Arne


 
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Daniel Pitts
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      05-10-2013
On 5/9/13 7:05 PM, Arne Vajh°j wrote:
> On 5/8/2013 11:18 PM, Eric Sosman wrote:
>> On 5/8/2013 10:03 PM, Arne Vajh°j wrote:
>>> [...]
>>>> I would still expect the byte version to end up
>>>> with width*height Byte objects.
>>>>
>>>> If there are no null and no reused objects, then
>>>> I can not see how that can be avoided.
>>>
>>> Are you saying that Java will intern so aggressively
>>> that there will be reused objects?

>>
>> JLS, section 5.1.7:
>>
>> "If the value p being boxed is true, false, a byte,
>> or a char in the range \u0000 to \u007f, or an int or
>> short number between -128 and 127 (inclusive), then let
>> r1 and r2 be the results of any two boxing conversions
>> of p. It is always the case that r1 == r2."

>
> Ah - so max. 256 objects in case of auto boxing.

If I'm reading that right, that is only 128 for bytes and chars. Every
byte with a high-bit set will be autoboxed to a new object.

I'm surprised by this actually. I can see the justification in chars,
but bytes I would have just go with the full 00 to FF

 
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Daniele Futtorovic
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      05-10-2013
On 10/05/2013 18:46, Daniel Pitts allegedly wrote:
> On 5/9/13 7:05 PM, Arne Vajh°j wrote:
>> On 5/8/2013 11:18 PM, Eric Sosman wrote:
>>> On 5/8/2013 10:03 PM, Arne Vajh°j wrote:
>>>> [...]
>>>>> I would still expect the byte version to end up
>>>>> with width*height Byte objects.
>>>>>
>>>>> If there are no null and no reused objects, then
>>>>> I can not see how that can be avoided.
>>>>
>>>> Are you saying that Java will intern so aggressively
>>>> that there will be reused objects?
>>>
>>> JLS, section 5.1.7:
>>>
>>> "If the value p being boxed is true, false, a byte,
>>> or a char in the range \u0000 to \u007f, or an int or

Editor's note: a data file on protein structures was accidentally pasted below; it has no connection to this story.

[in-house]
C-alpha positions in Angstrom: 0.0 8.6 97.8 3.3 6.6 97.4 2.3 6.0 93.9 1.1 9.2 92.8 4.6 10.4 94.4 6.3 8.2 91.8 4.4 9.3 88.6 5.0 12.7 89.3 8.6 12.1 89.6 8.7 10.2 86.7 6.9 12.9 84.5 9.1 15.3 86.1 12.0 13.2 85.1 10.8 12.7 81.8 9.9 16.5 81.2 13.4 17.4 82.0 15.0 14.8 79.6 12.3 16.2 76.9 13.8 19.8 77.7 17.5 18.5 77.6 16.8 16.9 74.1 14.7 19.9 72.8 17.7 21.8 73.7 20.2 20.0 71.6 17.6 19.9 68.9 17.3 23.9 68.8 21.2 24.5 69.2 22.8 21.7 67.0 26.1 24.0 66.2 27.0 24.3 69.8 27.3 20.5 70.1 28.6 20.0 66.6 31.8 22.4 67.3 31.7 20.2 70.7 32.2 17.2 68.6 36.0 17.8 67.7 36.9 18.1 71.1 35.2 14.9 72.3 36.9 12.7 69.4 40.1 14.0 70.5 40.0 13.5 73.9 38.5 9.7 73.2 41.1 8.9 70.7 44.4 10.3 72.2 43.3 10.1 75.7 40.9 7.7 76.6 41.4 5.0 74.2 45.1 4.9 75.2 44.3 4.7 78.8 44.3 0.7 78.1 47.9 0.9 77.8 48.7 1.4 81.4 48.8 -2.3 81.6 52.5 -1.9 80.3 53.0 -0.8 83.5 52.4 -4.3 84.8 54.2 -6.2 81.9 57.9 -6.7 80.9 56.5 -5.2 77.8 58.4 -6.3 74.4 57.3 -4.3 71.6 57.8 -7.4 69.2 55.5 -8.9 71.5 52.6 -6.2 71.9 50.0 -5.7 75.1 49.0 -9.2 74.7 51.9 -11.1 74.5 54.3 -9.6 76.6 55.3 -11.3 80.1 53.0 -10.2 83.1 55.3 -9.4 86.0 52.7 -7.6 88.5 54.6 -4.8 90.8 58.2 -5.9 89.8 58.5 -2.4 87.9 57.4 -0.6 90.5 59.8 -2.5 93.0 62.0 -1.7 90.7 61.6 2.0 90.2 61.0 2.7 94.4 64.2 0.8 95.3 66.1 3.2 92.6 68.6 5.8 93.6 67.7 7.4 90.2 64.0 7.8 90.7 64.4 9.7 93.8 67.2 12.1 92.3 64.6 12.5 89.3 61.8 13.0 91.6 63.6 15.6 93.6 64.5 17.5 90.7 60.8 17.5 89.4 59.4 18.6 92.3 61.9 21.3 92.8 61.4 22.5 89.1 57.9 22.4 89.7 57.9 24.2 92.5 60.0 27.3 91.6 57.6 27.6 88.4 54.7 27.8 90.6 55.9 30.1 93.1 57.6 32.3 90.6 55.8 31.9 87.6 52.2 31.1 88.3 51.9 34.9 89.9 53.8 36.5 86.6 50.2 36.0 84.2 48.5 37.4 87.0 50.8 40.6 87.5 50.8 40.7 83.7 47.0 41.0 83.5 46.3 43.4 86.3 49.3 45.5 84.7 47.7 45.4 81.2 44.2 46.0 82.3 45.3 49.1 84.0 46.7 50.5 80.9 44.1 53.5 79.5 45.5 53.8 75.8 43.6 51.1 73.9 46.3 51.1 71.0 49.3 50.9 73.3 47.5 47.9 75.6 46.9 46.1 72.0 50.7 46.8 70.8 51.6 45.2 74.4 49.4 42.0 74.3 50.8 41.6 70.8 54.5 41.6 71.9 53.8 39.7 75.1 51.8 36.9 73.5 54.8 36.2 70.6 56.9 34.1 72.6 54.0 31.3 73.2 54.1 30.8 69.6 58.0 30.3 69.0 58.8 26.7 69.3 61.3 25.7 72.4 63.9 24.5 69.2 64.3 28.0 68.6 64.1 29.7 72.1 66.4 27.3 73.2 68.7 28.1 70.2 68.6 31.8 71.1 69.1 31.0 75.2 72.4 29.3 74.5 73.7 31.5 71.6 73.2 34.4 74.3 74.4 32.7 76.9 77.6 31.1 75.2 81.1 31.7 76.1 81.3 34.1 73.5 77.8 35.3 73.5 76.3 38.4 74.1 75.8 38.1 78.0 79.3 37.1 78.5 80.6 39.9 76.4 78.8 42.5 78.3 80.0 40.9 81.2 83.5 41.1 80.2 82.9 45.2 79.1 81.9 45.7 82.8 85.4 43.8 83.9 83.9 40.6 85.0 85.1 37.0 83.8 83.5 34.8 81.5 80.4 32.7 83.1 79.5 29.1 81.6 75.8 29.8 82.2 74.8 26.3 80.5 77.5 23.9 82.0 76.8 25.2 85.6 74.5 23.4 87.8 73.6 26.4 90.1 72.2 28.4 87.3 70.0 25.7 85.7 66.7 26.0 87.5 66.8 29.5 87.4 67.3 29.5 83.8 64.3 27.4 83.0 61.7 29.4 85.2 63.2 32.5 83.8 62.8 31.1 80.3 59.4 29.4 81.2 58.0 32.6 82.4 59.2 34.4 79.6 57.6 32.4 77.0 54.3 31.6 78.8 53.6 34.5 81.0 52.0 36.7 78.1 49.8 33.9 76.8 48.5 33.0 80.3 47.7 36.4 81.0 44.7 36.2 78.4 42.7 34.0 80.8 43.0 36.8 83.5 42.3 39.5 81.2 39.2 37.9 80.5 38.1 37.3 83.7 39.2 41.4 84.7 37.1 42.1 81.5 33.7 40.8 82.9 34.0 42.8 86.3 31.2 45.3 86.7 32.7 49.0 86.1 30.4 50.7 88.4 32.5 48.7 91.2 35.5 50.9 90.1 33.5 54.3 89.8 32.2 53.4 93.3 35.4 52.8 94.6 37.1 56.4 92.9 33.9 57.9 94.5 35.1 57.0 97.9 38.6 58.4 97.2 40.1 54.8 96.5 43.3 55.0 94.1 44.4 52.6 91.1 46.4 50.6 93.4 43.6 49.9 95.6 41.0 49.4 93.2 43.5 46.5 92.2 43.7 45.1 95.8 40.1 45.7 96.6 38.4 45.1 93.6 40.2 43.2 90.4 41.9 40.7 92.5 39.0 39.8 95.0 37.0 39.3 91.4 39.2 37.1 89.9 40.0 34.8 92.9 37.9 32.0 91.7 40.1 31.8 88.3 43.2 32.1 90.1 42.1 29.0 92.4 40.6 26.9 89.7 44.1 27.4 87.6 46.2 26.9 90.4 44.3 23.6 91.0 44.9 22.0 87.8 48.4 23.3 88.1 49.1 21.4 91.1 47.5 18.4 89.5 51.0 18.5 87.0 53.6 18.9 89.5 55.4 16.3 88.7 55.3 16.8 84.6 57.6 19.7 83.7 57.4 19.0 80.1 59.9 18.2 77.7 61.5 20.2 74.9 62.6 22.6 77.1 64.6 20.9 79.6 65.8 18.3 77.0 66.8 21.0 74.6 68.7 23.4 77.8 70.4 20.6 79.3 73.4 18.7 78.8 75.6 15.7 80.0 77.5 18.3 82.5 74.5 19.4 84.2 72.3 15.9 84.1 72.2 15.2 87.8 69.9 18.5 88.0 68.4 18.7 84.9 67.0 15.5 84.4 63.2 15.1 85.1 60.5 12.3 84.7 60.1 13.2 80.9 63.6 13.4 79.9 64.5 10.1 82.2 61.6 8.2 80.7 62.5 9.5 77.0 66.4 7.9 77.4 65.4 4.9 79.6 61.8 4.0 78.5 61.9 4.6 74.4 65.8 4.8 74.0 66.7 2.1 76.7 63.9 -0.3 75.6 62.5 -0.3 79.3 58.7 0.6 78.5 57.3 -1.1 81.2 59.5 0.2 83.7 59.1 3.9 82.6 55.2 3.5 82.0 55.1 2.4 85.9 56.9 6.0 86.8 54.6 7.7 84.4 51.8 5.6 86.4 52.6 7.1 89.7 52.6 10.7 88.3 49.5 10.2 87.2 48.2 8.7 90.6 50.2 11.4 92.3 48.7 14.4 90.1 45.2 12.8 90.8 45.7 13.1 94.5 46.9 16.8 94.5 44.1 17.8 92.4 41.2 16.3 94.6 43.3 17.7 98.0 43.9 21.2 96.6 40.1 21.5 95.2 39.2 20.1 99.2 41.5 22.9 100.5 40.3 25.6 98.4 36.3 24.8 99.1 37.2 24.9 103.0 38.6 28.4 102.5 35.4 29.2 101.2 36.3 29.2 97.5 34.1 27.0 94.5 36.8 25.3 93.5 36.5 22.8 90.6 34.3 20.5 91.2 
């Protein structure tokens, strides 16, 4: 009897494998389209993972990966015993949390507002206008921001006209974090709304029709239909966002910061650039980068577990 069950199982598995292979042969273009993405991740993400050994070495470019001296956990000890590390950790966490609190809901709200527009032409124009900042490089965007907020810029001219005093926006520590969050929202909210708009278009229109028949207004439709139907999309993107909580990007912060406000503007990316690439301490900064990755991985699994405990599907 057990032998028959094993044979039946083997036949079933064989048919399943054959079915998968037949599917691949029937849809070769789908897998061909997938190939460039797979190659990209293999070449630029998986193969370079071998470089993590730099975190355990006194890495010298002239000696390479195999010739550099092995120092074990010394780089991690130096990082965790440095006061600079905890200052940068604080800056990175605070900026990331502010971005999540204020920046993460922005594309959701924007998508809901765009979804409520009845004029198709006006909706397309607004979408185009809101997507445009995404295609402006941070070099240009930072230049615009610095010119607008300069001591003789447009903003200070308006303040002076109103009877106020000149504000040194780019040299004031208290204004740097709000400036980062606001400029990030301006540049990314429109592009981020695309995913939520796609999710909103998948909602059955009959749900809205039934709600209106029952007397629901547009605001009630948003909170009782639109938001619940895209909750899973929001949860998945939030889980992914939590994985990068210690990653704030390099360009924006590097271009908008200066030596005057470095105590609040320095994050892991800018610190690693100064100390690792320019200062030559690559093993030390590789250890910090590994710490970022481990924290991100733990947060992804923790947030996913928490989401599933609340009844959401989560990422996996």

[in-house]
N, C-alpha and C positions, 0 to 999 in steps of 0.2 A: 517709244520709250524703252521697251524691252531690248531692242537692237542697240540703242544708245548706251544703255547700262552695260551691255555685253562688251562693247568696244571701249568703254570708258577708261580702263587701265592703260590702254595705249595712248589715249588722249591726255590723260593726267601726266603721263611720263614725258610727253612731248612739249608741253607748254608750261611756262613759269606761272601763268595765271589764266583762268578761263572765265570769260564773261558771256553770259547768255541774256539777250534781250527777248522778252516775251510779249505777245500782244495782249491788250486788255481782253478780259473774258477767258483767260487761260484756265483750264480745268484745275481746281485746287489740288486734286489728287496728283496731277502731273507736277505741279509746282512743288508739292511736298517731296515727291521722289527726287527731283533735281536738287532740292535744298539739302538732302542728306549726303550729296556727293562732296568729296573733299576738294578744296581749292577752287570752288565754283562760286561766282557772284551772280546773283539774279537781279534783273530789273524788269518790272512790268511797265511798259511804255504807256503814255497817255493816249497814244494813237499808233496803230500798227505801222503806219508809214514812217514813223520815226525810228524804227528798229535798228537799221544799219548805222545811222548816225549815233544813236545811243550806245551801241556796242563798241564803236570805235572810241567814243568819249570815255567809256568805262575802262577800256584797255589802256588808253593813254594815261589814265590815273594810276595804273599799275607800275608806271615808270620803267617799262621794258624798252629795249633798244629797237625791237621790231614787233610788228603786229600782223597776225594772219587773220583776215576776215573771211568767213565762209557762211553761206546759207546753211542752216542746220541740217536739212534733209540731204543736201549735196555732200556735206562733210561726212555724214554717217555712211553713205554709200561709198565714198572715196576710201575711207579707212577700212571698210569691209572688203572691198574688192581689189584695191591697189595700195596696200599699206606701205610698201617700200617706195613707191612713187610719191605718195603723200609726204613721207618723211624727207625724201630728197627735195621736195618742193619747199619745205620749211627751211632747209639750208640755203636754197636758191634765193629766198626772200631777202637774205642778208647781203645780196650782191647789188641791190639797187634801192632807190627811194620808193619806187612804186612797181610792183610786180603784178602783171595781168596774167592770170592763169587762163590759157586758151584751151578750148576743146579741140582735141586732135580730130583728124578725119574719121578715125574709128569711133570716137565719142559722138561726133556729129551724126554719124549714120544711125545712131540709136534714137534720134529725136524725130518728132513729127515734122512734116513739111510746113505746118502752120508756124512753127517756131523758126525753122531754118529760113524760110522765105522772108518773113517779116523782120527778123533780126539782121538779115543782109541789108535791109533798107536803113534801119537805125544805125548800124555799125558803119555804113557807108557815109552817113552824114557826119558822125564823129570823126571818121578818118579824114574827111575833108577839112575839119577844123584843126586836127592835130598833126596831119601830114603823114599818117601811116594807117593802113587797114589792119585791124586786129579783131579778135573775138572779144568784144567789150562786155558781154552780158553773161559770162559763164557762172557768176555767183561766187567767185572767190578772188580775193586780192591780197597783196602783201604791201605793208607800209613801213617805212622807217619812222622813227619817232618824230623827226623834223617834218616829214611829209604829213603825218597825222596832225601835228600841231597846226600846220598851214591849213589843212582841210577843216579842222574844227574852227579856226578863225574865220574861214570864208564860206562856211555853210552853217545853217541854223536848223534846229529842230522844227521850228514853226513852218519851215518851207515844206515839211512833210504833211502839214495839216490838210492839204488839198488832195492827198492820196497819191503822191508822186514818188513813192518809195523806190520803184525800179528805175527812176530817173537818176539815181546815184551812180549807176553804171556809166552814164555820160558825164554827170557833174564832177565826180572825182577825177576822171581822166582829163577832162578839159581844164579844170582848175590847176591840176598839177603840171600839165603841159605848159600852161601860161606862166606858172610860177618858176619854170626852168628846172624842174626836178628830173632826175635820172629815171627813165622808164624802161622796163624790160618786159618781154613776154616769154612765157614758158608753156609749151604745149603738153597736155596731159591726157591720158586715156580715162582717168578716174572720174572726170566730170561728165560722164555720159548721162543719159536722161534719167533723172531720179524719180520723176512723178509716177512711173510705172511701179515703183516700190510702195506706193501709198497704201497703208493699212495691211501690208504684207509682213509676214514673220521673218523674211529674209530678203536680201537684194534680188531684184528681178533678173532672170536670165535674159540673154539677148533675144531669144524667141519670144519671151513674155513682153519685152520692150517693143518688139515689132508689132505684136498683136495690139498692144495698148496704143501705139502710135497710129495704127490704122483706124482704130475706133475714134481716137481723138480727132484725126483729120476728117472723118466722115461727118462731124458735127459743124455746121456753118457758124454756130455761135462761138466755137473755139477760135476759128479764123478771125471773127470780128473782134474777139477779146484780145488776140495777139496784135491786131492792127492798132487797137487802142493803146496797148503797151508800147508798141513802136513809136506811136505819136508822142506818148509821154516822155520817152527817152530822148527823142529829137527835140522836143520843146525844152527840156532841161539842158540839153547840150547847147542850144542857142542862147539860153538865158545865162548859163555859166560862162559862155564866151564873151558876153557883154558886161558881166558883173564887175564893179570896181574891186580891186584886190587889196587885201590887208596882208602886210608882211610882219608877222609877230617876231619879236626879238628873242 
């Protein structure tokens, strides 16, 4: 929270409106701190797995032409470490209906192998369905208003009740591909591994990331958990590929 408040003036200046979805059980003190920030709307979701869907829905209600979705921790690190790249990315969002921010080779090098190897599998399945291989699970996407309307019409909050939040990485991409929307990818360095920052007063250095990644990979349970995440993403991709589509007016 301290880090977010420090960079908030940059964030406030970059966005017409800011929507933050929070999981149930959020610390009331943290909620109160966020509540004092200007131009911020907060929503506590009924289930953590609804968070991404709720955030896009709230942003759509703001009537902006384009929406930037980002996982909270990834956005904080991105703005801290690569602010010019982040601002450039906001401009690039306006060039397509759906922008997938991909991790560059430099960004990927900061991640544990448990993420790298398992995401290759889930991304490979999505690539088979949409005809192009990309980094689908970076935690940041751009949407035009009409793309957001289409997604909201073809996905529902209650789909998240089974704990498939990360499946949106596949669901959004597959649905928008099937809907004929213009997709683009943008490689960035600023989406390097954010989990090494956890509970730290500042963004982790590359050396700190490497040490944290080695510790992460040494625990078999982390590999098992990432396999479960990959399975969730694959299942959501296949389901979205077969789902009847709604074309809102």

>>> short number between -128 and 127 (inclusive), then let
>>> r1 and r2 be the results of any two boxing conversions
>>> of p. It is always the case that r1 == r2."

>>
>> Ah - so max. 256 objects in case of auto boxing.

> If I'm reading that right, that is only 128 for bytes and chars. Every
> byte with a high-bit set will be autoboxed to a new object.
>
> I'm surprised by this actually. I can see the justification in chars,
> but bytes I would have just go with the full 00 to FF


I don't think you're reading it right. Firstly, there's a comma after
"byte". Secondly, given how little sense Unicode notation makes for
bytes, it is doubtful that it should be meant to apply to them. And
finally, both the source code and Javadoc for Byte#valueOf are
unambiguous; to quote the latter: "all byte values are cached".

--
DF.
 
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Daniel Pitts
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      05-10-2013
On 5/10/13 10:02 AM, Daniele Futtorovic wrote:
> On 10/05/2013 18:46, Daniel Pitts allegedly wrote:
>> On 5/9/13 7:05 PM, Arne Vajh°j wrote:
>>> On 5/8/2013 11:18 PM, Eric Sosman wrote:
>>>> On 5/8/2013 10:03 PM, Arne Vajh°j wrote:
>>>>> [...]
>>>>>> I would still expect the byte version to end up
>>>>>> with width*height Byte objects.
>>>>>>
>>>>>> If there are no null and no reused objects, then
>>>>>> I can not see how that can be avoided.
>>>>>
>>>>> Are you saying that Java will intern so aggressively